At Aragvi, the staples of Eastern Europe meet the flavours of the Far East.
When the restaurant Aragvi opened its doors two years ago, the Georgian community was so overwhelmingly receptive that it pushed the Pasternak family’s hospitality to its limit. “They acted like it was their own house,” recalls Aragvi’s manager (and chef Boris’s daughter), Biana Pasternak, who still sounds shocked by the behaviour. “They brought their own alcohol, sat down at tables reserved by others, [and] helped themselves to drinks from the fridge.” Largely, this was a culture clash between Georgian passions and North American reserve, but at its core was an outpouring of joy. Georgian food now had a home in Toronto.
Georgia is a small, fiercely proud nation in the Caucasus region, situated at the crossroads of Central Asia and Eastern Europe. It is known for its wildly diverse climate (sub-tropical beaches and snowy alpine peaks), a western economic tilt, and, most famously, a culinary culture that holds good food, wine, and hosting as a virtue to be celebrated. The Georgian community in Toronto is quite small—just several thousand, according to officials with the country’s embassy in Ottawa—most of whom came in the years following the dissolution of the Soviet Union and the recent war between Georgia and Russia.
The man who brought Georgian food to Toronto, Boris Pasternak, was actually raised in nearby Azerbaijan, where he began cooking at 14, rising quickly to become the youngest winner, at 16, of a Top Chef–style contest across the entire Soviet Union. His connection to Georgia came from his wife, Laura, who is from the capital, Tbilisi (and doesn’t cook professionally). In 1979, the couple moved to Israel (both are Jewish) and lived there for a decade with their two children, until they settled in Toronto in 1989.
Pasternak has cooked at a number of restaurants, banquet halls, and even bath houses around Toronto’s former-Soviet community, but it was his reputation for making authentic Georgian dishes that set him apart. Whenever there was a wedding, banquet, or celebration with the city’s Georgians, they sought him out. The idea for Aragvi came from two Georgian contractors renovating Pasternak’s condominium, who practically begged him to open a Georgian restaurant.
Thankfully, Pasternak heeded their pleas, and his small restaurant, in an unremarkable strip mall on Sheppard, west of Bathurst, has already attracted a loyal following. They come for a cuisine that mixes the hearty staples of Eastern Europe with unexpected ingredients and flavours from the Far East: pkhali, a shredded beet salad, spiked with crushed walnuts, garlic, and wine vinegar; izpanahi, a cold spinach pate, also with walnuts (a staple of the Georgian kitchen); and rolls of baked eggplant flesh filled with a creamy walnut pâté that’s dotted with tart pomegranate seeds. Plenty of sharp cilantro ties together translucent diced onions, chopped green beans, and scrambled eggs in a salad that’s hearty enough to be a main course.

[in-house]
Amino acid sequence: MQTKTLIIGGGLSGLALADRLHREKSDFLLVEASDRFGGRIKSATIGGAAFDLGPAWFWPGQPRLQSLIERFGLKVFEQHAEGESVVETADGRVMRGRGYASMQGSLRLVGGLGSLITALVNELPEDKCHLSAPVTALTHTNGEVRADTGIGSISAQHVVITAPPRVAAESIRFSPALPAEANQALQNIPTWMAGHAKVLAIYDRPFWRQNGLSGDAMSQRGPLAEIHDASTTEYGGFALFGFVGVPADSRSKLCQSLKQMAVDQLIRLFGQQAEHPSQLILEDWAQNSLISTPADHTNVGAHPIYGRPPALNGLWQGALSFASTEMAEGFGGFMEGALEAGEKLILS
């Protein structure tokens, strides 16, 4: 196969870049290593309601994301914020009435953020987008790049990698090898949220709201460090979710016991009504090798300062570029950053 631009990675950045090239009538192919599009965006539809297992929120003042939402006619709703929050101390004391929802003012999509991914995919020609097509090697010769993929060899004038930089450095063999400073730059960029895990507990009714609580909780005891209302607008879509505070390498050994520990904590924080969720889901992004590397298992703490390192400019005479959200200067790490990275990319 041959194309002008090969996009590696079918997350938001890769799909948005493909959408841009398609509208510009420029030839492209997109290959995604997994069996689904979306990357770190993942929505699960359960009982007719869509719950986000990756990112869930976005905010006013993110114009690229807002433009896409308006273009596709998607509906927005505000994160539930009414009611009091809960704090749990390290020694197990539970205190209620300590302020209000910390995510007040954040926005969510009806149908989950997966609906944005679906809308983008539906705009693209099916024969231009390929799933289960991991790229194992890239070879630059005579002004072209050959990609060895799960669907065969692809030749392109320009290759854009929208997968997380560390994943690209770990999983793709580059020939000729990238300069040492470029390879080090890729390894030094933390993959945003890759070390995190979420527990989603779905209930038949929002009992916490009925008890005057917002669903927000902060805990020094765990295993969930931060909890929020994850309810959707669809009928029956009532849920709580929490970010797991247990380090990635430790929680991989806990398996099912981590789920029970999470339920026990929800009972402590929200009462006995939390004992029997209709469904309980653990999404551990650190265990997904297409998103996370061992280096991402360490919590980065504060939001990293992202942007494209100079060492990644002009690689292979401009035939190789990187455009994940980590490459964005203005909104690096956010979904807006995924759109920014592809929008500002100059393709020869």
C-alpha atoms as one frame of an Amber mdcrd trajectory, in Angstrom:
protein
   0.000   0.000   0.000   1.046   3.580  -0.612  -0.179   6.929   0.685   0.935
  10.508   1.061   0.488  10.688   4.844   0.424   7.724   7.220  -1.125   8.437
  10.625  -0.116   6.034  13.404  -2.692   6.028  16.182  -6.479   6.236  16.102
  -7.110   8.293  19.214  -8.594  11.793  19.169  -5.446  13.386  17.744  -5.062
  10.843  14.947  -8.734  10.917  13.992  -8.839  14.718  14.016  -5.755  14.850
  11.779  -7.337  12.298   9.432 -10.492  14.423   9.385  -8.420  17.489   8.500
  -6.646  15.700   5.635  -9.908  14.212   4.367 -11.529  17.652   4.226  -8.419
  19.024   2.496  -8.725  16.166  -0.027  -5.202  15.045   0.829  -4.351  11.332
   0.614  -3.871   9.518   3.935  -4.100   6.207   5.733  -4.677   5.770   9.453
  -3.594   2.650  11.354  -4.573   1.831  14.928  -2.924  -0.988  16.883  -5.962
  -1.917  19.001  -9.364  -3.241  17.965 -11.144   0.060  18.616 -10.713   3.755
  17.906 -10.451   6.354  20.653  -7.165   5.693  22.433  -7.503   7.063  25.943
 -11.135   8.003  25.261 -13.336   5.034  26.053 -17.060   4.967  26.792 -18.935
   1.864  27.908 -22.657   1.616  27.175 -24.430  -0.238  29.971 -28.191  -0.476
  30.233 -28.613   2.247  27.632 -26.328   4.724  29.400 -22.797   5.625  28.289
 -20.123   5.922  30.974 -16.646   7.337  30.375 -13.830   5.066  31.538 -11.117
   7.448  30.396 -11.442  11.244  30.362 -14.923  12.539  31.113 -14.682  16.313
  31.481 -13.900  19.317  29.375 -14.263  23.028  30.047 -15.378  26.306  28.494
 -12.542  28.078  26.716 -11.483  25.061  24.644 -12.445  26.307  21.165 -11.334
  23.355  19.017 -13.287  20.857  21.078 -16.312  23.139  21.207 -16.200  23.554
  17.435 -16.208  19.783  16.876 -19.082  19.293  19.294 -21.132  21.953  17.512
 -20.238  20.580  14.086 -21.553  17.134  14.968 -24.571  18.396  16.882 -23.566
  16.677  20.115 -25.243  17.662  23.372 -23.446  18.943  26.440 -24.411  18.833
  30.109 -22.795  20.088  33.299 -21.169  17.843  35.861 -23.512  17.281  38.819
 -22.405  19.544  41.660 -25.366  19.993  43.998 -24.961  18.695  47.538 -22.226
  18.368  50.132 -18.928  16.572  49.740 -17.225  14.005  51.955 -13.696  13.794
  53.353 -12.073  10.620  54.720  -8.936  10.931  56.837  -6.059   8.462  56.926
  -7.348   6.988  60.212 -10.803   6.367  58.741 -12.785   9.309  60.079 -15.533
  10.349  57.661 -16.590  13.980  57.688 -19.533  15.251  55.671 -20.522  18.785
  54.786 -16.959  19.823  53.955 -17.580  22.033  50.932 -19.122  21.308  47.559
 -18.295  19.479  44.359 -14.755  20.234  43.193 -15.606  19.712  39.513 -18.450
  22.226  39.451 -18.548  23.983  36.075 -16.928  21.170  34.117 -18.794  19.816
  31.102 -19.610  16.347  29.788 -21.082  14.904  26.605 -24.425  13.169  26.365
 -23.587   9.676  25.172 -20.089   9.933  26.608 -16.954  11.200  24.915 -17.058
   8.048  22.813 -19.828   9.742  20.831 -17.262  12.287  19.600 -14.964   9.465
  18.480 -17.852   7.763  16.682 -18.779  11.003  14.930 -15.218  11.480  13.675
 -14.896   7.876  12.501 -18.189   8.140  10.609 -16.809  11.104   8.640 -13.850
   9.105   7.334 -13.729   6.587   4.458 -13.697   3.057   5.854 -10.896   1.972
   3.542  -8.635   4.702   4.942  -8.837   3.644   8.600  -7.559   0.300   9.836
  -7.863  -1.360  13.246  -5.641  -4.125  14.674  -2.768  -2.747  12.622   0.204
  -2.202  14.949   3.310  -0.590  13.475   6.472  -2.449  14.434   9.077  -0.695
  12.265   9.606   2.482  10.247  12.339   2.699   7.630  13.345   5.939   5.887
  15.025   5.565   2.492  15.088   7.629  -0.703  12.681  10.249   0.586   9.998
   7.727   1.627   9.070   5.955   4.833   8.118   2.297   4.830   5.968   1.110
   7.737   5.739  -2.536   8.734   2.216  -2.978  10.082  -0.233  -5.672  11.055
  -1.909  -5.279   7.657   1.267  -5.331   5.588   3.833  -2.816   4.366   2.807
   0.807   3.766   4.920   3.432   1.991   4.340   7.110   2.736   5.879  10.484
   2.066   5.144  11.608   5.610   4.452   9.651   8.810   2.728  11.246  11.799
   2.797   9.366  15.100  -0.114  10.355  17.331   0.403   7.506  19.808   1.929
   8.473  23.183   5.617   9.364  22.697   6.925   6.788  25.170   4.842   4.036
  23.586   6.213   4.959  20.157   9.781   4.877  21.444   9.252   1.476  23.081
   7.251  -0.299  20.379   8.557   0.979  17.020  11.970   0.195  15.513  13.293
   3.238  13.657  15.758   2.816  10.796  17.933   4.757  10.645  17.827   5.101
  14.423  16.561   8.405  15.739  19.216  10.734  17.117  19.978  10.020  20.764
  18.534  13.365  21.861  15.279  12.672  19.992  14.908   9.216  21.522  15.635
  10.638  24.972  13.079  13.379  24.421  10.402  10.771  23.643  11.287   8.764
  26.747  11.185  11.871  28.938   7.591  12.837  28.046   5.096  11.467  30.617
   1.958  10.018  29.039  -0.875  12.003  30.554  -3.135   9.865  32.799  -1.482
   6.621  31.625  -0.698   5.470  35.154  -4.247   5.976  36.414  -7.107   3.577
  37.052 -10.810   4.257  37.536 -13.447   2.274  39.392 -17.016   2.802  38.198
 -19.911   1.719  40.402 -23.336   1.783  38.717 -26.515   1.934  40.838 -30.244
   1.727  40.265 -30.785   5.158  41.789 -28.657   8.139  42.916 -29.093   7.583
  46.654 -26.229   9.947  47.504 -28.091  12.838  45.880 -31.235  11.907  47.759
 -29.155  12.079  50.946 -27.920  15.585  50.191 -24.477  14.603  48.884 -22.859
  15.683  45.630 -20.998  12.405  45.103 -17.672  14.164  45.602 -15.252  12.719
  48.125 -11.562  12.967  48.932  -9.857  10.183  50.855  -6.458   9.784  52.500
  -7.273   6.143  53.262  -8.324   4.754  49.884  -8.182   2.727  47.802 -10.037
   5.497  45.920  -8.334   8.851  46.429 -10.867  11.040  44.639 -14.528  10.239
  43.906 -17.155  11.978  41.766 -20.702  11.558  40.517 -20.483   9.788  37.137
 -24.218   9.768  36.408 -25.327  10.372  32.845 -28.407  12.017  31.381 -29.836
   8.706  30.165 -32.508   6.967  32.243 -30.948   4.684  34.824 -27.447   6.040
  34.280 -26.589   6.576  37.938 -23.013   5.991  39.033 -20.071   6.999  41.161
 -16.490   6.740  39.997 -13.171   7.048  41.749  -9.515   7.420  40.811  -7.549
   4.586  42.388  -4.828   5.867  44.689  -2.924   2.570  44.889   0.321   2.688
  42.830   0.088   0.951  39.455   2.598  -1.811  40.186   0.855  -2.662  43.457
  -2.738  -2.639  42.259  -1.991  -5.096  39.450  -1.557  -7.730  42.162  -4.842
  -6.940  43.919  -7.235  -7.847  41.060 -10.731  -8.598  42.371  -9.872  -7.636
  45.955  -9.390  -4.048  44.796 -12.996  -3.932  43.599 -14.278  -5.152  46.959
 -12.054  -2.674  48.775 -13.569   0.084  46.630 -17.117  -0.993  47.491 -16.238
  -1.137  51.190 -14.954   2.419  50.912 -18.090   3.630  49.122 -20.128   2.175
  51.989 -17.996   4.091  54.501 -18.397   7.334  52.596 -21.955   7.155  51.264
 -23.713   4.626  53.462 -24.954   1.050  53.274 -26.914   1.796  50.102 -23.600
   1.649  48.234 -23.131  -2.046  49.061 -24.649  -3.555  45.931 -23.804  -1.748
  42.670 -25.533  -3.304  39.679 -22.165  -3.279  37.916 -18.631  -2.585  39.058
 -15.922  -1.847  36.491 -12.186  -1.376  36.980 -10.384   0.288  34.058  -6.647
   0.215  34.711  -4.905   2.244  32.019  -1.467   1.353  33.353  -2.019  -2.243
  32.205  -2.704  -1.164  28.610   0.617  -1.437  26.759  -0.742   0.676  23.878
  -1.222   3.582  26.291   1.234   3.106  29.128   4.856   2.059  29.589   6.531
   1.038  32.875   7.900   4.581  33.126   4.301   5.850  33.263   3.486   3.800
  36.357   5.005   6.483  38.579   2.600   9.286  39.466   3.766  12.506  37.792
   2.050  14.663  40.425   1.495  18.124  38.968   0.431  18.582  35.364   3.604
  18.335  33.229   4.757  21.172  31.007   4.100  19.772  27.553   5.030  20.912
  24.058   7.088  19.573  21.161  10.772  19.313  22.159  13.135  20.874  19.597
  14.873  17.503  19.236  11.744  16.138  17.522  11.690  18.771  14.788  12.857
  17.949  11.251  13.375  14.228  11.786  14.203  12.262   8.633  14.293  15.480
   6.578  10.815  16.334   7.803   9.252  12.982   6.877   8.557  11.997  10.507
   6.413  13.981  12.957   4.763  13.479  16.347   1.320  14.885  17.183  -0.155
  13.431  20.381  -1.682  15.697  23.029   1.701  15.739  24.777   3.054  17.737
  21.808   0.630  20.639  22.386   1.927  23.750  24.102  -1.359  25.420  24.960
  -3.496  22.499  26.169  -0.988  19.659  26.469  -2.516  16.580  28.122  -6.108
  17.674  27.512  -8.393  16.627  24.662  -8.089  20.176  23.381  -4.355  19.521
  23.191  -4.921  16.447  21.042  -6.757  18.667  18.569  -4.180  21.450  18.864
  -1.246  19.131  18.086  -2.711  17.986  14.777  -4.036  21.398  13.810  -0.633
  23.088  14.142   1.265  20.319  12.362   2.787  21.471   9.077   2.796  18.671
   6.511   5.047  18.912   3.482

No dish epitomizes Georgia’s culinary crossroads better than khinkalis—the fat, steamed dumplings filled with minced pork and beef, black and red pepper, and coriander seed. “You grab it by the little hat of dough on top,” instructs Biana, taking a small bite out of the side and sucking out the precious meat juices, before they spill onto the plate. Then you eat the rest in a few slurping bites, before racing your tablemate for the next one.
It’s impossible to sit in Aragvi for any period of time without succumbing to the aroma of freshly baked Georgian breads drifting out of the kitchen. One of the most popular is Adjarian hachapuri, an oval cheese bread with a nearly raw, coddled egg in the centre, cooking and melting from the bread’s heat, along with a sizeable chunk of butter. Eric, the Pasternaks’ son, recommended Imeretinskoe hachapuri, a round “Georgian pizza” that’s a provincial specialty. It comes out of the oven golden and glistening with brushed butter, and each slice reveals a gooey layer of salty feta and mozzarella. Order two: You’ll want one when you get home.
It’s also worth saving some bread to sop up the gravy from Aragvi’s stews, especially the chakhokbili, which is a clay pot of boneless chicken braised for two hours with tomatoes, onions, garlic, and white wine. It smells like cilantro, and is so tender and flavourful, that you’ll question why you eat chicken any other way.
These days, the restaurant’s client base is more diverse and, frankly, better behaved. There are Russians who come to revisit the nostalgic tastes of their summer vacations on the Georgian coast, and destination diners who heard about the restaurant online. Even though Georgian immigration is increasing, says Biana, they are becoming a smaller contingent on weekends.
“We weren’t aiming for Georgians,” she says, referring to their target market when her family opened the restaurant. “They already know their food. Others don’t.”
Aragvi, 832 Sheppard Ave. W., 416-792-2613.